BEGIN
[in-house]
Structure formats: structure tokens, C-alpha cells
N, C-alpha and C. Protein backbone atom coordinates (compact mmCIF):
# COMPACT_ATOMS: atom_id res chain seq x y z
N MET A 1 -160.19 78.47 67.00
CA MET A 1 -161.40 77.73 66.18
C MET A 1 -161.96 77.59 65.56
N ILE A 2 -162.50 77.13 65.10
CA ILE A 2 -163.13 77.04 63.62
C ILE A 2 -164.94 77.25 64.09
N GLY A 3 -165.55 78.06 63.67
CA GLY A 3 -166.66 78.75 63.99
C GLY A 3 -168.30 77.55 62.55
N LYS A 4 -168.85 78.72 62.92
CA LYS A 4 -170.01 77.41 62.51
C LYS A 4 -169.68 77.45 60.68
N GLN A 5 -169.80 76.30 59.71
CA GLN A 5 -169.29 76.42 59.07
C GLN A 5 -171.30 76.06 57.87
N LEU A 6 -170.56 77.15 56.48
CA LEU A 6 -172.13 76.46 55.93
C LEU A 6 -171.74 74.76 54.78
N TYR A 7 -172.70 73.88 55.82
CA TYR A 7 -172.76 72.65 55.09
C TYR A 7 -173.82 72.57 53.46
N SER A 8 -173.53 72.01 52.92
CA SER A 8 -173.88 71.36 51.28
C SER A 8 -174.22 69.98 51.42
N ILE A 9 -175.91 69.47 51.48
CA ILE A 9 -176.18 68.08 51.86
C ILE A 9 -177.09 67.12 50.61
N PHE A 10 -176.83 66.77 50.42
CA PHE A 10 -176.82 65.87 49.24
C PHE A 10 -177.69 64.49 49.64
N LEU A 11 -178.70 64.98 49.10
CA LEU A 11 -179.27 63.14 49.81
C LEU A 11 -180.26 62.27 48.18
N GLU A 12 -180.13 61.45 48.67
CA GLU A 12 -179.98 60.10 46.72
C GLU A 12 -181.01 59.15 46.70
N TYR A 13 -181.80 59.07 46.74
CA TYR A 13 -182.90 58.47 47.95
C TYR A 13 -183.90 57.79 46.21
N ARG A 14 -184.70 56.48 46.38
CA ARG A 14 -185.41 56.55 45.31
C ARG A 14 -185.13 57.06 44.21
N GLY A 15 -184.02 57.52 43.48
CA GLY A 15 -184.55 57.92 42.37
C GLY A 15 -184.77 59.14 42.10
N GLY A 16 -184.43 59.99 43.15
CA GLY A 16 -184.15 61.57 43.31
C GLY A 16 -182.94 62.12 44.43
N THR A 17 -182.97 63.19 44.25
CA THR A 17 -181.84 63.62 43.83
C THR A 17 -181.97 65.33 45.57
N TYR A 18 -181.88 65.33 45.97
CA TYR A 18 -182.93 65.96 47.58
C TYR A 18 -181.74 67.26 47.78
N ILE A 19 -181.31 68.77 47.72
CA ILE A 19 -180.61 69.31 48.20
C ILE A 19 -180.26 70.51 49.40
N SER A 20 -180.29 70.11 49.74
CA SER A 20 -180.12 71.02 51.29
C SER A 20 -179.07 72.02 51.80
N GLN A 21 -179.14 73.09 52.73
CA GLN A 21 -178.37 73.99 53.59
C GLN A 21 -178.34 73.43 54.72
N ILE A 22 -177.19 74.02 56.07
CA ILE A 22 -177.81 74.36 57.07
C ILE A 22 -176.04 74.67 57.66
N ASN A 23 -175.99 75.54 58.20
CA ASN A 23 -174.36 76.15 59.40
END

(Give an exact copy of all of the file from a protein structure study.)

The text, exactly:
[in-house]
Structure formats: structure tokens, C-alpha cells
N, C-alpha and C. Protein backbone atom coordinates (compact mmCIF):
# COMPACT_ATOMS: atom_id res chain seq x y z
N MET A 1 -160.19 78.47 67.00
CA MET A 1 -161.40 77.73 66.18
C MET A 1 -161.96 77.59 65.56
N ILE A 2 -162.50 77.13 65.10
CA ILE A 2 -163.13 77.04 63.62
C ILE A 2 -164.94 77.25 64.09
N GLY A 3 -165.55 78.06 63.67
CA GLY A 3 -166.66 78.75 63.99
C GLY A 3 -168.30 77.55 62.55
N LYS A 4 -168.85 78.72 62.92
CA LYS A 4 -170.01 77.41 62.51
C LYS A 4 -169.68 77.45 60.68
N GLN A 5 -169.80 76.30 59.71
CA GLN A 5 -169.29 76.42 59.07
C GLN A 5 -171.30 76.06 57.87
N LEU A 6 -170.56 77.15 56.48
CA LEU A 6 -172.13 76.46 55.93
C LEU A 6 -171.74 74.76 54.78
N TYR A 7 -172.70 73.88 55.82
CA TYR A 7 -172.76 72.65 55.09
C TYR A 7 -173.82 72.57 53.46
N SER A 8 -173.53 72.01 52.92
CA SER A 8 -173.88 71.36 51.28
C SER A 8 -174.22 69.98 51.42
N ILE A 9 -175.91 69.47 51.48
CA ILE A 9 -176.18 68.08 51.86
C ILE A 9 -177.09 67.12 50.61
N PHE A 10 -176.83 66.77 50.42
CA PHE A 10 -176.82 65.87 49.24
C PHE A 10 -177.69 64.49 49.64
N LEU A 11 -178.70 64.98 49.10
CA LEU A 11 -179.27 63.14 49.81
C LEU A 11 -180.26 62.27 48.18
N GLU A 12 -180.13 61.45 48.67
CA GLU A 12 -179.98 60.10 46.72
C GLU A 12 -181.01 59.15 46.70
N TYR A 13 -181.80 59.07 46.74
CA TYR A 13 -182.90 58.47 47.95
C TYR A 13 -183.90 57.79 46.21
N ARG A 14 -184.70 56.48 46.38
CA ARG A 14 -185.41 56.55 45.31
C ARG A 14 -185.13 57.06 44.21
N GLY A 15 -184.02 57.52 43.48
CA GLY A 15 -184.55 57.92 42.37
C GLY A 15 -184.77 59.14 42.10
N GLY A 16 -184.43 59.99 43.15
CA GLY A 16 -184.15 61.57 43.31
C GLY A 16 -182.94 62.12 44.43
N THR A 17 -182.97 63.19 44.25
CA THR A 17 -181.84 63.62 43.83
C THR A 17 -181.97 65.33 45.57
N TYR A 18 -181.88 65.33 45.97
CA TYR A 18 -182.93 65.96 47.58
C TYR A 18 -181.74 67.26 47.78
N ILE A 19 -181.31 68.77 47.72
CA ILE A 19 -180.61 69.31 48.20
C ILE A 19 -180.26 70.51 49.40
N SER A 20 -180.29 70.11 49.74
CA SER A 20 -180.12 71.02 51.29
C SER A 20 -179.07 72.02 51.80
N GLN A 21 -179.14 73.09 52.73
CA GLN A 21 -178.37 73.99 53.59
C GLN A 21 -178.34 73.43 54.72
N ILE A 22 -177.19 74.02 56.07
CA ILE A 22 -177.81 74.36 57.07
C ILE A 22 -176.04 74.67 57.66
N ASN A 23 -175.99 75.54 58.20
CA ASN A 23 -174.36 76.15 59.40